A few years ago, Tom Duff and I each wrote an emulator for the PDP-1 so we could play the original version of Space Wars! I learned a lot about old computers in the week or so it took me to do, and I must admit that I’ve retained a fascination for old computers ever since. Tom mentioned that he has a front panel from an old PDP-11, and has talked about doing a project where he wires the front panel to a more modern machine running a PDP-11 emulator, which seemed like a cool idea. After all, modern computers just don’t have enough blinking lights. Here’s a link to a project which does precisely that using an inexpensive Zilog microcontroller over ethenet. It also includes some links to other similar and interesting projects. Check it out.

Re-animating the PDP-11/70

MERL – TR2003-035 – Very Low-Cost Sensing and Communication Using Bidirectional LEDs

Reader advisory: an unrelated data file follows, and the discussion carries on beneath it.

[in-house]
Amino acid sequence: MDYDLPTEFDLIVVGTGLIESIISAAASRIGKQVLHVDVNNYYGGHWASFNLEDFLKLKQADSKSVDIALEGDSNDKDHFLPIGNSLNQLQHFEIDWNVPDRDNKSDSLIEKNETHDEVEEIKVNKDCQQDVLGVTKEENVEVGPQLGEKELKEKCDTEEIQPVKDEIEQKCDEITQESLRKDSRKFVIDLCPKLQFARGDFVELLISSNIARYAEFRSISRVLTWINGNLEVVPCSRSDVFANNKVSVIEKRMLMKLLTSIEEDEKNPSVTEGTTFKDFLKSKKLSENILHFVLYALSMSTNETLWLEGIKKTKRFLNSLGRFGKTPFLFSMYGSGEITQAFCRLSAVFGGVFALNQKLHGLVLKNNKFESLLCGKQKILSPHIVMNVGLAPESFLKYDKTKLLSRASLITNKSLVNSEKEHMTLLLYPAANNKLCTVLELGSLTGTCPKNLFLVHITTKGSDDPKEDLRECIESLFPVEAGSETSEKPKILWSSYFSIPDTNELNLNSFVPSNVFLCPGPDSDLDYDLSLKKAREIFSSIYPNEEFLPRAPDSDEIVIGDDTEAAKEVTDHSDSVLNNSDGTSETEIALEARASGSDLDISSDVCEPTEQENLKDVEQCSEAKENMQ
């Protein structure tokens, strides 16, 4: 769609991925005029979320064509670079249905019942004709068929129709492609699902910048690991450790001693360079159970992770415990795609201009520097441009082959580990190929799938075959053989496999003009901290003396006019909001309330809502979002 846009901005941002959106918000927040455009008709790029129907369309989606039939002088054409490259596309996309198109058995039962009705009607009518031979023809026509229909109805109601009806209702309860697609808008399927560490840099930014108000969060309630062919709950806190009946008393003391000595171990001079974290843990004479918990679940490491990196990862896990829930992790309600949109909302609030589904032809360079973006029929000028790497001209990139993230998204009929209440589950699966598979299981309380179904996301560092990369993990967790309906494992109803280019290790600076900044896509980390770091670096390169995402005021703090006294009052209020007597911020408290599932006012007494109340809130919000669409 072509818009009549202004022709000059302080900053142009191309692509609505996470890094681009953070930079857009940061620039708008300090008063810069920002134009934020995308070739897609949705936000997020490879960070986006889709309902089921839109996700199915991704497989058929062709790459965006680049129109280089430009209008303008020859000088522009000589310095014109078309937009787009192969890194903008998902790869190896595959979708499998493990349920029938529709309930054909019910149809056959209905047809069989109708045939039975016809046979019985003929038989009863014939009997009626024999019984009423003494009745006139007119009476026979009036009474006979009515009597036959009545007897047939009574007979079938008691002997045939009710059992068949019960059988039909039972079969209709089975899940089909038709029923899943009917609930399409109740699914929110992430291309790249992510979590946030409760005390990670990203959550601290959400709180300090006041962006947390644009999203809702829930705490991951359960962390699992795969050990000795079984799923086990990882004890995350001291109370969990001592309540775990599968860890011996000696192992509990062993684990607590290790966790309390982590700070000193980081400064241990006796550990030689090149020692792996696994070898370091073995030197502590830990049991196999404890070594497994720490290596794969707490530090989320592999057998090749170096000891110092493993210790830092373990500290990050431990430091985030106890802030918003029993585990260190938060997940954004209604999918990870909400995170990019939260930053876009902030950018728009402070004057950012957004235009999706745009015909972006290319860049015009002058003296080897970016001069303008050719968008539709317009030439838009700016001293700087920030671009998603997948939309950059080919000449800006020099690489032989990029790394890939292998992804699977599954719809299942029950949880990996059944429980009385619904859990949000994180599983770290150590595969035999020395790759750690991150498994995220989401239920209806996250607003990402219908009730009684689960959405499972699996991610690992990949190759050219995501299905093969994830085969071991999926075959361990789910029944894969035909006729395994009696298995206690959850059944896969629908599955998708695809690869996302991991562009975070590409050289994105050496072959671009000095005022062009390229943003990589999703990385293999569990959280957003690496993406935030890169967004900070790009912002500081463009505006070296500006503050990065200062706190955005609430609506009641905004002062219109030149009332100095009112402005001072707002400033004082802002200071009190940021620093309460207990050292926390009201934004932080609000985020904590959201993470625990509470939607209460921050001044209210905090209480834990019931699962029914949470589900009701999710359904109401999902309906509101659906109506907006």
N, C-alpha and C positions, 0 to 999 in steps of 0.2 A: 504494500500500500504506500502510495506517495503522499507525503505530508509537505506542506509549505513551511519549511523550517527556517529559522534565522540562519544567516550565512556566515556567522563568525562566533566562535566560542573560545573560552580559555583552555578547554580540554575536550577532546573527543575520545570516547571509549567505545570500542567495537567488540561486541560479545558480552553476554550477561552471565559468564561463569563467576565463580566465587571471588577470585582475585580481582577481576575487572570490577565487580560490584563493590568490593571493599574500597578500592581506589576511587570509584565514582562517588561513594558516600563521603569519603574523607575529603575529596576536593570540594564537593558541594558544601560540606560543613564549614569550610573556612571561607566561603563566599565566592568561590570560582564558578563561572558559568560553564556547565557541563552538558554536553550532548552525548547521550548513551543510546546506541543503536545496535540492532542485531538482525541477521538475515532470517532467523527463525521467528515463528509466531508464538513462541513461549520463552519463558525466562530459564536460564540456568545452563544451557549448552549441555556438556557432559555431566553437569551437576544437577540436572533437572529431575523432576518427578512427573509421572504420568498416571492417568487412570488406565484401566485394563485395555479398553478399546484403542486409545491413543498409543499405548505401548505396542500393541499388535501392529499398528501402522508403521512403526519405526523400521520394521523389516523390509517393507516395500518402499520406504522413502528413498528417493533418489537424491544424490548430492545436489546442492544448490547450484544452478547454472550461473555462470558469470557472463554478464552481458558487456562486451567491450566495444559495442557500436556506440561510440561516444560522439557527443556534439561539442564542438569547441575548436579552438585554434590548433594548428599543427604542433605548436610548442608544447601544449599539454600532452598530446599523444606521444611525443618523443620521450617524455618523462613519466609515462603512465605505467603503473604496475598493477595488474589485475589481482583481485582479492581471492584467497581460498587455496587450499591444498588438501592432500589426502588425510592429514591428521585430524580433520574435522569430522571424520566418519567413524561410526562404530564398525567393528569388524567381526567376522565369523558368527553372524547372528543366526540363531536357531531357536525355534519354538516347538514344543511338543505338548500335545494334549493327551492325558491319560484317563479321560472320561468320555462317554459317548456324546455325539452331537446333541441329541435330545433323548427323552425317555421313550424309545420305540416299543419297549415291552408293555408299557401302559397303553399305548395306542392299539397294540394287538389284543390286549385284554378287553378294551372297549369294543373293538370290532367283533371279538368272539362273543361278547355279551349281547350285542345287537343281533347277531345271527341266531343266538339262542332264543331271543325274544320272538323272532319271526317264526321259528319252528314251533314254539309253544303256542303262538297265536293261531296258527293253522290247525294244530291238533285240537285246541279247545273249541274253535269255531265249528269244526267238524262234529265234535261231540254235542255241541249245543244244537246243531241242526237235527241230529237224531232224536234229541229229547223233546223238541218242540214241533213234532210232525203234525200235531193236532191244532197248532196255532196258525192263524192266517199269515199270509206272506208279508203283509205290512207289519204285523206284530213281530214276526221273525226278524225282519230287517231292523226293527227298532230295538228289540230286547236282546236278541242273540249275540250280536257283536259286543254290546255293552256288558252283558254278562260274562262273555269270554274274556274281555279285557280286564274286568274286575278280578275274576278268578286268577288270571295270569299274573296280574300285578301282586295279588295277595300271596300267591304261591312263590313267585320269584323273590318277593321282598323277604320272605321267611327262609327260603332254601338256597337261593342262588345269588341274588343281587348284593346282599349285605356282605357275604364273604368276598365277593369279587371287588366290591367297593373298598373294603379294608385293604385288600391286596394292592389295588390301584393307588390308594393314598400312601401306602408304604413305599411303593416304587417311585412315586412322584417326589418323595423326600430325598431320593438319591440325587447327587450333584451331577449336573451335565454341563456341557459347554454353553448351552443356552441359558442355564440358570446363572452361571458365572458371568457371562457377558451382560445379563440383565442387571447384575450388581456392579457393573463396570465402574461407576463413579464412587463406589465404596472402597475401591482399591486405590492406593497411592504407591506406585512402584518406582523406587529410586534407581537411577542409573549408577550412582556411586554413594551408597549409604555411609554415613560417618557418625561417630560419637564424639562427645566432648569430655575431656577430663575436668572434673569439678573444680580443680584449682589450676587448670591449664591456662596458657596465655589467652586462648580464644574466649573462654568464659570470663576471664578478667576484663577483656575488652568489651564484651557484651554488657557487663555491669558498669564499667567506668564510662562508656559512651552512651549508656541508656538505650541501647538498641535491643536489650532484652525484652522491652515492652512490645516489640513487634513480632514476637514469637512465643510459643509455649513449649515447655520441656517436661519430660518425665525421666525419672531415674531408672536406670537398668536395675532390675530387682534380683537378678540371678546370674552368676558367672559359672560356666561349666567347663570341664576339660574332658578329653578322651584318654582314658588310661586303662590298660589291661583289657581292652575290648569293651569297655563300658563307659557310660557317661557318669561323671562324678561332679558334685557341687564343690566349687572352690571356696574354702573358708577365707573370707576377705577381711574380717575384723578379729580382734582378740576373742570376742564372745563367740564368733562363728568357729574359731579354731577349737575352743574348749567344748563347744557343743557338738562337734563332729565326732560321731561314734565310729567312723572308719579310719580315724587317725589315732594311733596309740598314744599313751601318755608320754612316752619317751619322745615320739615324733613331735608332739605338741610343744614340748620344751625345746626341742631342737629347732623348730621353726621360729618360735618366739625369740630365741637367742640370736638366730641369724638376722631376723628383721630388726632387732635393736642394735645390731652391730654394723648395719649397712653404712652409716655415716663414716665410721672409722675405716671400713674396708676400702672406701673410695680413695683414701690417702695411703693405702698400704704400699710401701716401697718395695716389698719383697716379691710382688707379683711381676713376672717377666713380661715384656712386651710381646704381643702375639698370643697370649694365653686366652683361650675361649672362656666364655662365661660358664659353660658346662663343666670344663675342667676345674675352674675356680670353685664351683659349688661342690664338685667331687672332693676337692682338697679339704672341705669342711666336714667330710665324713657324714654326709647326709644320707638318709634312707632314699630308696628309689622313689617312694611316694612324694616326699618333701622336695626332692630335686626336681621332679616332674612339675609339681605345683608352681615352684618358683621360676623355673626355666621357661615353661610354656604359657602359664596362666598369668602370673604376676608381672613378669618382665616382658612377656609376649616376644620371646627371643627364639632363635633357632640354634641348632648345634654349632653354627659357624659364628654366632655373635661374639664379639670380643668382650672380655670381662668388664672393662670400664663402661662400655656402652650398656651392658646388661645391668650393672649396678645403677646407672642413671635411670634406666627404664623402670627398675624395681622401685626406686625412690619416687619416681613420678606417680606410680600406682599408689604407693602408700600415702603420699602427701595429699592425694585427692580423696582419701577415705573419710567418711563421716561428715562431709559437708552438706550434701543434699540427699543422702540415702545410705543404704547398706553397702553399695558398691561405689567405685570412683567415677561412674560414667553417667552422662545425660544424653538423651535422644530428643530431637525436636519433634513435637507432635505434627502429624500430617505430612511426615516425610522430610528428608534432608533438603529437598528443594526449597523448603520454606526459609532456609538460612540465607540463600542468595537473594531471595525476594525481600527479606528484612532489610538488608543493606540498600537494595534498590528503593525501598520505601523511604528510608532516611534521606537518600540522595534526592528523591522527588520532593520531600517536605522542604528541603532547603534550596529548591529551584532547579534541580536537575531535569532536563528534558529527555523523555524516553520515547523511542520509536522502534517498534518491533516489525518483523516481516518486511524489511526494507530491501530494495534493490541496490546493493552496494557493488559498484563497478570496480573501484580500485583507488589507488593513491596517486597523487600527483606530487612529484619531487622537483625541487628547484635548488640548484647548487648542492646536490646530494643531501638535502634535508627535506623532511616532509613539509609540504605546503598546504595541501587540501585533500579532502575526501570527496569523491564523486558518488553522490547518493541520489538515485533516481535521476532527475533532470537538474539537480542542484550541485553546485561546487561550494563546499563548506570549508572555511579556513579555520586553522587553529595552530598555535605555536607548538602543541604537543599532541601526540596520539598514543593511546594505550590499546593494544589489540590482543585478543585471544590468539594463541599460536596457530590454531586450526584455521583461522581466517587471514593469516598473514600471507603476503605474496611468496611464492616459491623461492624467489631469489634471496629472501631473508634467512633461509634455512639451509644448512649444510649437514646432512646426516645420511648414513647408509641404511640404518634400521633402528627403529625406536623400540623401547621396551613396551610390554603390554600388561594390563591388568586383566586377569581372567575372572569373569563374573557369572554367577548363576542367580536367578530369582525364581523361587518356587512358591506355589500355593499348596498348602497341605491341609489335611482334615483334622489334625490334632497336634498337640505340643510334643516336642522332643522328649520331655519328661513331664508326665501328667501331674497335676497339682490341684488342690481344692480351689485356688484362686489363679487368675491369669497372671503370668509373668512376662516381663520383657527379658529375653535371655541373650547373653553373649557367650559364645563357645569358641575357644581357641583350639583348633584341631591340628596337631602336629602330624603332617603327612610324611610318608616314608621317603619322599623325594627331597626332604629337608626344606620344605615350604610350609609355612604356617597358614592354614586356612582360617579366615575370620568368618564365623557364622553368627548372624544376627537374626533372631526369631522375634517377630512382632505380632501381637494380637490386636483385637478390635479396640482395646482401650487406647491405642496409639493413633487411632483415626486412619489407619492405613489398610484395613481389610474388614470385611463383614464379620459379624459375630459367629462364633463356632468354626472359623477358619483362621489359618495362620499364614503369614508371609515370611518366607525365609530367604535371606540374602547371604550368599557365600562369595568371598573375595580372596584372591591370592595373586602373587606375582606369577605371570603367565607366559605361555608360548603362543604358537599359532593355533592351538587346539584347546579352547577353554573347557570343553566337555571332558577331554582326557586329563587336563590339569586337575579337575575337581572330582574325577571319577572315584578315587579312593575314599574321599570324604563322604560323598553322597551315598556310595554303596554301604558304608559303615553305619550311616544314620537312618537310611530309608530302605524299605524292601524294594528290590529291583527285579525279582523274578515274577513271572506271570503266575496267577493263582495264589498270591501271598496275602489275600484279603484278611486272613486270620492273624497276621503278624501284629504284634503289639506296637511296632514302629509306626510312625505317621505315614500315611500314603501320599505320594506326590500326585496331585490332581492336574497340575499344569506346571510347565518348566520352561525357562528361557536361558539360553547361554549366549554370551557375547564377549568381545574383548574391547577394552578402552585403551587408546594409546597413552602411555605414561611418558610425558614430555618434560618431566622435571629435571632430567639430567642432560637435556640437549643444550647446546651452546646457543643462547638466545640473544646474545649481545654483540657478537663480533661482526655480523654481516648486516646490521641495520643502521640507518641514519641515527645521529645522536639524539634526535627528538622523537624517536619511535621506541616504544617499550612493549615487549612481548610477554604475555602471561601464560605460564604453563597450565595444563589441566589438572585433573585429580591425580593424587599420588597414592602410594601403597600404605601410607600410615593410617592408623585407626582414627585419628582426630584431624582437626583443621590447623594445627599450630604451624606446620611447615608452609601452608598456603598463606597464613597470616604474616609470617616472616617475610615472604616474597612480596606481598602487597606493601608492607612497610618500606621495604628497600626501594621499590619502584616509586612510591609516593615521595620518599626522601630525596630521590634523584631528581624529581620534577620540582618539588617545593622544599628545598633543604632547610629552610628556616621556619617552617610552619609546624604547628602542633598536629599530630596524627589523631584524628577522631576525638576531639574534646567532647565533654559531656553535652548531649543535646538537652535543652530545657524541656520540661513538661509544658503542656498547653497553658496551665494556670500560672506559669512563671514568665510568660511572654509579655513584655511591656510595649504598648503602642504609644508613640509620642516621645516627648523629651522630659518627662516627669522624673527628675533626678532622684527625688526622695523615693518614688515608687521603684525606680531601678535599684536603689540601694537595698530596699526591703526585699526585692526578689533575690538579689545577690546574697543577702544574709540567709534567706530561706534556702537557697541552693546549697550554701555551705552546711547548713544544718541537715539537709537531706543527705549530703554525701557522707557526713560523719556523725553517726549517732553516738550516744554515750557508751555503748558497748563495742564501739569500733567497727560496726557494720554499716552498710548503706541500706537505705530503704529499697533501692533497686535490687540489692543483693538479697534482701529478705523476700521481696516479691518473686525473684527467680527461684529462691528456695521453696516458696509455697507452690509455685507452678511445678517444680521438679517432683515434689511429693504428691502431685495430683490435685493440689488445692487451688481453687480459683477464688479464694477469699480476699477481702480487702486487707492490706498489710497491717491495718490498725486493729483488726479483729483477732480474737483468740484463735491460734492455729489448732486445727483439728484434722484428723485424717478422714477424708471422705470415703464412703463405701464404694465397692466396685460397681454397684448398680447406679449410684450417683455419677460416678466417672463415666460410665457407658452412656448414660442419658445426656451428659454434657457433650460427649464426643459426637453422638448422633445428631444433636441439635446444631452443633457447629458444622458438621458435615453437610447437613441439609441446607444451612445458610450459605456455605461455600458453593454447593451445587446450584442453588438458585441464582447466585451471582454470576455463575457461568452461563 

A novel microprocessor interface circuit is described which can alternately emit and detect light using only an LED, two digital I/O pins and a single current limiting resistor. This technique is first applied to create a smart illumination system that uses a single LED as both light source and sensor. We then present several devices that use an LED as a generic wireless serial data port. An important implication of this work is that every LED connected to a microprocessor can be thought of as a wireless two-way communication port. We present this technology as a solution to the “last centimeter problem'', because it permits disparate devices to communicate with each other simply and cheaply with minimal design modification.

MERL – TR2003-035 – Very Low-Cost Sensing and Communication Using Bidirectional LEDs.

DIY Projection clock

Courtesy of the Make Blog, go surf over and check out these instructions for building your own projection digital clock.  The idea is pretty simple: modify a  cheap digital watch from the dollar store by mounting a couple of bright LED lights behind the LCD display, and then use a lens to focus the enlarged version on the wall/ceiling.  Neat!

The author,  Raphael Assénat, has lots of other cool projects as well: of particular interest to me was his neat article on extracting the sound hardware from a Super Nintendo and wiring it to his PC.  I’m gonna have to keep an eye out for one of these at Goodwill.   Cool stuff.